A fashion student has been handed a prestigious accolade after self-publishing an innovative magazine.

Jamie Windust, from Dorchester, was handed the ASOS ‘Future Talent Communications Award’ at Graduate Fashion Week in London earlier this month.

Jamie received the award for their publication, FRUITCAKE, a magazine which aims to give ‘LGBTQIA+ people the representation and authenticity that they deserve.’

Jamie, who now lives in east London, identifies as gender non-binary and uses the preferred pronouns they or their.

“There is currently a lot written about LGBTQIA+ people in the media, but there’s a huge amount of bias and a huge wave of information that isn’t necessarily true. They tell our stories for us – there is a lot written about us but not by us,” Jamie said.

The award criteria stipulates the winning submission must show a ‘well-executed and professionally presented portfolio that demonstrates individual creative identity.’

The magazine was a project Jamie had always wanted to pursue, but they said it was undertaking a final project at university that made it a reality.

“I think it’s incredibly important things like this exist. For many trans or non binary people, just living life on the street is a political act. When I was younger I remember having that moment when I thought, how am I going to live a full life? So for others to see there are people out there, doing just that and thriving they can have that moment of realisation in themselves,” Jamie said.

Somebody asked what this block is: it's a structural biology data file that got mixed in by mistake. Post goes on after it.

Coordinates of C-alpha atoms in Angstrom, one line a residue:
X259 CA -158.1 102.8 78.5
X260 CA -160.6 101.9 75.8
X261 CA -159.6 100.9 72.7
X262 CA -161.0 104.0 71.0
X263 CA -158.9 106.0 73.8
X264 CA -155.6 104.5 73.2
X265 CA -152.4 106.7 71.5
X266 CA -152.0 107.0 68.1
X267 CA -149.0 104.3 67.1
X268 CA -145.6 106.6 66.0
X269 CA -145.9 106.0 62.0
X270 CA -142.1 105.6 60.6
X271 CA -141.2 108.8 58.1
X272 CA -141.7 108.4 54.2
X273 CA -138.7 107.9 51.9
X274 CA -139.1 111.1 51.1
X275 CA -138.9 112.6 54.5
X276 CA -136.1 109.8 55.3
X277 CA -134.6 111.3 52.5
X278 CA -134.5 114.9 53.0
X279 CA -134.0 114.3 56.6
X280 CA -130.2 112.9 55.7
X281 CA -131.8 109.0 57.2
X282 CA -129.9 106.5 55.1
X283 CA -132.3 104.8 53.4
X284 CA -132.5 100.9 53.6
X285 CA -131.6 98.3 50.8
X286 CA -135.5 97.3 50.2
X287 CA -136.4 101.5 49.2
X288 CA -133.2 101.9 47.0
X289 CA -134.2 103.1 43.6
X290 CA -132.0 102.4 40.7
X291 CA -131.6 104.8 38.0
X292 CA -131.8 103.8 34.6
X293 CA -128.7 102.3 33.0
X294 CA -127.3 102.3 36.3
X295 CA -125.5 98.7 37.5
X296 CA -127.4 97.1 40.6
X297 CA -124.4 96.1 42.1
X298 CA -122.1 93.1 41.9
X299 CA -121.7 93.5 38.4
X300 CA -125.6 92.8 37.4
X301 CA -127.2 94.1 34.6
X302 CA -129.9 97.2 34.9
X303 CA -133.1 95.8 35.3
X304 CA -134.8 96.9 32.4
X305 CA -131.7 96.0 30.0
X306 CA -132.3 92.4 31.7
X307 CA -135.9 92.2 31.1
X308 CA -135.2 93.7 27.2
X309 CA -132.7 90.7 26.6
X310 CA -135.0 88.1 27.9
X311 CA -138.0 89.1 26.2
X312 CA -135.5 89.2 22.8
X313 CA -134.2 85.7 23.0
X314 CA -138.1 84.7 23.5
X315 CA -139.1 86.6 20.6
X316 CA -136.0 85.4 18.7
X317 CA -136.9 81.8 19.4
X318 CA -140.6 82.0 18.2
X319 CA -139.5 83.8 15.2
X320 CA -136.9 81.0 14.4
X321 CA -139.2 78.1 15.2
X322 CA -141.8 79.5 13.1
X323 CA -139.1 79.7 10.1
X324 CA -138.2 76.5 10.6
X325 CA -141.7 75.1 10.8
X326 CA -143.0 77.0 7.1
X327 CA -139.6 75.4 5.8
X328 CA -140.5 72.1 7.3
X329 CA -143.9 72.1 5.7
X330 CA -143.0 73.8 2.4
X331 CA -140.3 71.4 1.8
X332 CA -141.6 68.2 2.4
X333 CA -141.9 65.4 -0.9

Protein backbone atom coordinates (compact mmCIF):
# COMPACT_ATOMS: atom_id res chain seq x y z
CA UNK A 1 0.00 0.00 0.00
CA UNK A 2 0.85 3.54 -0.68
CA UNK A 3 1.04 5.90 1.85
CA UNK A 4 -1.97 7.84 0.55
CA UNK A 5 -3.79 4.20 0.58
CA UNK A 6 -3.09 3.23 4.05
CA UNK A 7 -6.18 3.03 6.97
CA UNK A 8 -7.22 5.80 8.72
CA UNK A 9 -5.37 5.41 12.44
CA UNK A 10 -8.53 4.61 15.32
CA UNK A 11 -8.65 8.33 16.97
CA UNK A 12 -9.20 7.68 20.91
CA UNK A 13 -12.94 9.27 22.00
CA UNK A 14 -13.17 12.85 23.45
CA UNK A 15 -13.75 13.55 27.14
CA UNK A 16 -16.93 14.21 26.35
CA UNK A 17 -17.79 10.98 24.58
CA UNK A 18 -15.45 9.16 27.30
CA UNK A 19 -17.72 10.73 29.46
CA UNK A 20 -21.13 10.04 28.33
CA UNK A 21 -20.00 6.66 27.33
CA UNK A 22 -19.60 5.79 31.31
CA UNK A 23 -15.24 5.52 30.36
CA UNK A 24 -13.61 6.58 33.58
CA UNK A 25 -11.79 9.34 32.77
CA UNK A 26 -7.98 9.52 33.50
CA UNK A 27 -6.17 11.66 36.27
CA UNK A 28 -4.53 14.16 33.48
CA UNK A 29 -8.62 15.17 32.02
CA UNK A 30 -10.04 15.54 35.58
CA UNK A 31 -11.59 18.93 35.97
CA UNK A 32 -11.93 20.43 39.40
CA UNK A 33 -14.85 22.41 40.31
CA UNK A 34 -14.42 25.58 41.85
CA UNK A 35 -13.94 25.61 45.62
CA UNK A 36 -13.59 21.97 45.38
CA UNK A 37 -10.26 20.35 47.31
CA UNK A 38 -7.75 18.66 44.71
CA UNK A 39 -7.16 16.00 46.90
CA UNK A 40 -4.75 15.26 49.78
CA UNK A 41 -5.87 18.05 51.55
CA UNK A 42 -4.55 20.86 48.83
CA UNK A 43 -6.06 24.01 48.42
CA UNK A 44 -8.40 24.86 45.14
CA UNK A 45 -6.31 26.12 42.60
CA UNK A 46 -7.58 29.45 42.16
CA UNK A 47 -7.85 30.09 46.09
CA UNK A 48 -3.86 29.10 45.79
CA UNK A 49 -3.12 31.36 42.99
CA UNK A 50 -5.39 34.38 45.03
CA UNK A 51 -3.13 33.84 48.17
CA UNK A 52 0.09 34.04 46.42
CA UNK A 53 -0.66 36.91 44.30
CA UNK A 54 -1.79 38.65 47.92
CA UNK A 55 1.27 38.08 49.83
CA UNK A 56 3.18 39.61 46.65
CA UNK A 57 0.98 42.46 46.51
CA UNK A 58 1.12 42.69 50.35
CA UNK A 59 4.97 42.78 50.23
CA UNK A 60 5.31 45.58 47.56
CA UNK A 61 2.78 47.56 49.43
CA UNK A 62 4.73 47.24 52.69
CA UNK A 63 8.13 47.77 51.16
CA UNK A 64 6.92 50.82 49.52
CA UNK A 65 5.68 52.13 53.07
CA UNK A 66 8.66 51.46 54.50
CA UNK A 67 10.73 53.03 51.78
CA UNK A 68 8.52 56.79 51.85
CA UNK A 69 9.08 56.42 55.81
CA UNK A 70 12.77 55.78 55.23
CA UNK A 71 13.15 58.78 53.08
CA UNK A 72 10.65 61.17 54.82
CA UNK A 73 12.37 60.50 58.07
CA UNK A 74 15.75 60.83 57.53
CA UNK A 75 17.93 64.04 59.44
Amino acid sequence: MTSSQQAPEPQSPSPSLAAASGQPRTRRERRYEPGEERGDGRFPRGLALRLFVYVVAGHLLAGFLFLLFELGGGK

Jamie, who has just finished studying fashion management and marketing at the University for the Creative Arts in Epsom, said the tagline for the magazine was honest, real and authentic representation.

Jamie said although the magazine aimed to be a fun and creative publication, it also presented hard-hitting topics and created a forum for discussion.

“There are articles which discuss sex in correlation with politics and religion and celebrate gender diversity. 99 per cent of the articles were collated by me asking on social media for people to submit content,” they said.

Jamie added there was a careful selection process to decide which articles made the final cut to ensure a diverse range of voices were included and as many people as possible were represented.

The magazines are only available in print as Jamie wanted to ‘create something really special’ that could be kept and cherished.

As well as taking home the prize, Jamie was handed £3,000 to kick-start their career.

They said: “As an LGBTQIA+ project there was part of me that didn’t think it would win. It’s great the judges have looked at it and said thought this is worthy.”

“I’m really excited about the next issue. The first issue was a trial run and now I’m in a good position to be more hands on and really plan the creative direction.”

Jamie hopes to donate 20 per cent of any profits from the magazine to fund a new community centre for LGBTQIA+ people in London.